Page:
/ Disaster Recovery

CDN's - the new internet based single point of failure?

On 8th June, the CDN provider Fastly had an outage that they associated with a 'configuration issue'. What that issue was, Fastly have so far refused to say although they have alluded to it being a customers configuration and not something they directly did. They have also admitted that it is something that they should have forecast.

Outages are going to happen. Anyone who works in IT knows this. Things break and I will admit that my banner here is a little click-baity as the reason companies and even individuals use providers like fastly is because they don't have to maintain the infrastructure and an outage like we saw on 8th June is a very rare thing.

Despite everything I have said, I do wonder just how many companies that have full DR and business continuity plans actually take into account an outage of an upstream provider like Fastly. During the outage it was pretty obvious just how many sites were either fully behind fastly or had some elements reliant on Fastly.


As site note, it is interesting to see that Forbes shows up as not secure. This makes me wonder if they are using SSL offload with faslty and if the data from fastly down to forbes is actually unencrypted.

Above are screenshots of several websites that had issues during the outage. There's a lot more of course but I didn't want to cover this whole blog with similar screenshots! It's pretty clear that some big websites like Reddit and forbes are behind fastly and this makes sense.
The more hits a site gets the more the need for a CDN to help manage the load on the servers themselves and it is far easier to use a service like Fastly rather than put servers all over the world and deal with the inevitable sync issues.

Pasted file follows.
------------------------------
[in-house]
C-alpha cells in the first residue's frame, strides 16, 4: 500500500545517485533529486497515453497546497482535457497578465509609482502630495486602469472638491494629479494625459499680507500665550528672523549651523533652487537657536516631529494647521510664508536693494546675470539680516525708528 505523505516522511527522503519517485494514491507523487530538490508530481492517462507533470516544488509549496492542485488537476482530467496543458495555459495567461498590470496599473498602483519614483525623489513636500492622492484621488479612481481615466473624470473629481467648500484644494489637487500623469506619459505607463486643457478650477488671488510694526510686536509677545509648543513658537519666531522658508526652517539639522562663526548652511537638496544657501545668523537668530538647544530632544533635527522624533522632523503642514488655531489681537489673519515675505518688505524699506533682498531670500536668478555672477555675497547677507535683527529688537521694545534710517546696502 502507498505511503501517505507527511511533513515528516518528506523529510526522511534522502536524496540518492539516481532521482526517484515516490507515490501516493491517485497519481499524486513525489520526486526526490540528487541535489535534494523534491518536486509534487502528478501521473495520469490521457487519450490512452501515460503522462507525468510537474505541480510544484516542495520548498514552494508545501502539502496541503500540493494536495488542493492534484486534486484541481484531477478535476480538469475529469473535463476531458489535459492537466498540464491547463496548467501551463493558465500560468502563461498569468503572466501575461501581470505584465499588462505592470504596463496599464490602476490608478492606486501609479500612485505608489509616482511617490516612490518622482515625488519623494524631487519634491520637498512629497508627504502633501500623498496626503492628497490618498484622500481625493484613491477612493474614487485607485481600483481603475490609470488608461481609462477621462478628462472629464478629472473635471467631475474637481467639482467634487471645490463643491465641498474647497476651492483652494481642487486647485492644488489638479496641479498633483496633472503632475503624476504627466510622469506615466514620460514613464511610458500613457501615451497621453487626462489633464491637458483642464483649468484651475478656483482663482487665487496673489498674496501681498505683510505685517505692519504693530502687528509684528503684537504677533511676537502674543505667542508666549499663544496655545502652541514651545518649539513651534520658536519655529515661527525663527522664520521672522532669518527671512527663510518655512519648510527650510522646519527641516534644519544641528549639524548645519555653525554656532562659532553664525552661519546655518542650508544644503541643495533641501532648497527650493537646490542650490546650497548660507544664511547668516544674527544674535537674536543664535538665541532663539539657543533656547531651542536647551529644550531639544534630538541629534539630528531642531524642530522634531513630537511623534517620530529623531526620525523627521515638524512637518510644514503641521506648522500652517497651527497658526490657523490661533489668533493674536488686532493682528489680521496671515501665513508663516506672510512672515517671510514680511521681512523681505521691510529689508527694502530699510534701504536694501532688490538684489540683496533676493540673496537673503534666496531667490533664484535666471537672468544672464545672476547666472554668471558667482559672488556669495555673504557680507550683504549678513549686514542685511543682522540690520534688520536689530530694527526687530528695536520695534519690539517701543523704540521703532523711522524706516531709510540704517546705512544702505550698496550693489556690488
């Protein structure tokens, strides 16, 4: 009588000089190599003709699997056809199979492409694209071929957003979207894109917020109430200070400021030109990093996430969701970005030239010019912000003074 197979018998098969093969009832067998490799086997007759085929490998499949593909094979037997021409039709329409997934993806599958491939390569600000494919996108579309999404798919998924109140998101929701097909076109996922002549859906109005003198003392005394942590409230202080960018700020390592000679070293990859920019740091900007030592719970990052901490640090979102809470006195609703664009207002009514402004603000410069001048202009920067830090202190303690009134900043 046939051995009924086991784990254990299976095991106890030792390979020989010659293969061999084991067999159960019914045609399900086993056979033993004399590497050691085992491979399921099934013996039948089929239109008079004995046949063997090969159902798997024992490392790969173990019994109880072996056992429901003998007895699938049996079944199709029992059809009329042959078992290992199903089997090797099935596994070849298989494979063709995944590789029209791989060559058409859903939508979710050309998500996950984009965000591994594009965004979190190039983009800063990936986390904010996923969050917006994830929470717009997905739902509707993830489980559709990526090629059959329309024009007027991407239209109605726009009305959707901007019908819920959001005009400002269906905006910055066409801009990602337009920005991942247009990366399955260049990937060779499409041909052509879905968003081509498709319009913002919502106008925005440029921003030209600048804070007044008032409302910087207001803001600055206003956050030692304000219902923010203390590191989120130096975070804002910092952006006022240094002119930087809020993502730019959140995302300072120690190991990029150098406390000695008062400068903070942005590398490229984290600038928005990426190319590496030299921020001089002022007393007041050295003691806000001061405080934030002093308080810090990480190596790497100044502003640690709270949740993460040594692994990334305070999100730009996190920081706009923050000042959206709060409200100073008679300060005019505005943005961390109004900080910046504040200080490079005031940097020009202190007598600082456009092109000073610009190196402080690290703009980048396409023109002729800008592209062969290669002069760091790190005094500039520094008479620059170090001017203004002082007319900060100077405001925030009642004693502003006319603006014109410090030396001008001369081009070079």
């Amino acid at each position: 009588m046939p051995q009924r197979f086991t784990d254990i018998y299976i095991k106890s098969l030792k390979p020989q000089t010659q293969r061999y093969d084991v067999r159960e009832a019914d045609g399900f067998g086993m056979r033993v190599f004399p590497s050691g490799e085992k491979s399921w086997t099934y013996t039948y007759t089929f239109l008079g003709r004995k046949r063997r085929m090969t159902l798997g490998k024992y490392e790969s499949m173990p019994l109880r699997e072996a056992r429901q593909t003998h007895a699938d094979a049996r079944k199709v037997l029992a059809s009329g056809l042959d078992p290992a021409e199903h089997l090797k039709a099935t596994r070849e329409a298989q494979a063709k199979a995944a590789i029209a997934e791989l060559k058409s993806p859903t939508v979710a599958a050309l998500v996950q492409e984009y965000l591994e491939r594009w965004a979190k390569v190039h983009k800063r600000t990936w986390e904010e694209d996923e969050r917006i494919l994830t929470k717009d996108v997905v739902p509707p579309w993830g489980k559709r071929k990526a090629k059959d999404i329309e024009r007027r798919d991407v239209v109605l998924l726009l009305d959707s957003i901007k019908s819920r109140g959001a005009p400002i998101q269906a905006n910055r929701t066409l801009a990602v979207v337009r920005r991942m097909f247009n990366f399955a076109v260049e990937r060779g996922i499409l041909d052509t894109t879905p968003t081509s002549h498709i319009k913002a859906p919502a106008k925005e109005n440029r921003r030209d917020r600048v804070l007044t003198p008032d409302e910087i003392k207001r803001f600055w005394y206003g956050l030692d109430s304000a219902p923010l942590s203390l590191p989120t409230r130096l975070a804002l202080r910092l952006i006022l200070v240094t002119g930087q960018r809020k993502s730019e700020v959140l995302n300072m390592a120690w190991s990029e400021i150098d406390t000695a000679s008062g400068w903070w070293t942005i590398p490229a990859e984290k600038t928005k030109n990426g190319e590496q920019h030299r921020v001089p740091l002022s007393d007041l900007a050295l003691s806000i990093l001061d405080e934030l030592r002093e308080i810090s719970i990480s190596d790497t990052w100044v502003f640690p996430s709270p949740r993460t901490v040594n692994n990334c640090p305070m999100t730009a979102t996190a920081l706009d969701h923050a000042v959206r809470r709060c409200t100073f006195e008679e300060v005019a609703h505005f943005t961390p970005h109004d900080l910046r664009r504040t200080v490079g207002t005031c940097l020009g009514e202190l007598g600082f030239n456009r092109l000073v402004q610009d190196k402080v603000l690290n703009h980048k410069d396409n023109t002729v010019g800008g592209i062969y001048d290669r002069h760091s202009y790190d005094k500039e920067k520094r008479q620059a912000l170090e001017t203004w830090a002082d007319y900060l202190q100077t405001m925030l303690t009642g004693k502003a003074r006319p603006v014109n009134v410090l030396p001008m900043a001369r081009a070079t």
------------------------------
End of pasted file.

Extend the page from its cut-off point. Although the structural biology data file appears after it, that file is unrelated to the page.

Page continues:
While issues like the one that fastly suffered are rare, I do think that as IT pros we do need to consider what happens should upstream providers like ISP's and CDN's have a major failure, attack or even what happens if they go out of business. All of these are potentially real scenarios. All of these should have some level of DR and BCP planning. It's time for a DR and BCP plans to evolve to take into account this brave new world of upstream SaaS and PaaS providers.

Focusing on this outage, I do worry a little as Fastly are being somewhat tight lipped as to the outage:


I always get suspicious when a company doesn't go into details as to the issue. I do think companies like fastly have a duty to disclose more technical information simply because they have so much internet traffic going through them but of course, Fastly are a private company and as such, don't have to say a single thing about this outage. Until and unless there are data sharing requirements around such outages I do think that companies need to add upstream providers into both their risk portfolios and their DR and BCP practicies.


Well, It seems that Akamai felt the need to copy Fastly as just six weeks after Fastly took a nose dive so did Akami (https://www.bleepingcomputer.com/news/security/akamai-dns-global-outage-takes-down-major-websites-online-services/)

Akami have released a statement saying that the problem was DNS:

At 15:46 UTC today, a software configuration update triggered a bug in the DNS system, the system that directs browsers to websites. This caused a disruption impacting availability of some customer websites

Once again, this highlights the fragility of the internet when you put everything behind a single companies load balancers.

Gary Williams

Gary Williams

IT Person | Veeam Vanguard | VMware vExpert | Windows admin | Docker fan | Spiceworks moderator | keeper of 3 cats | Avid Tea fan

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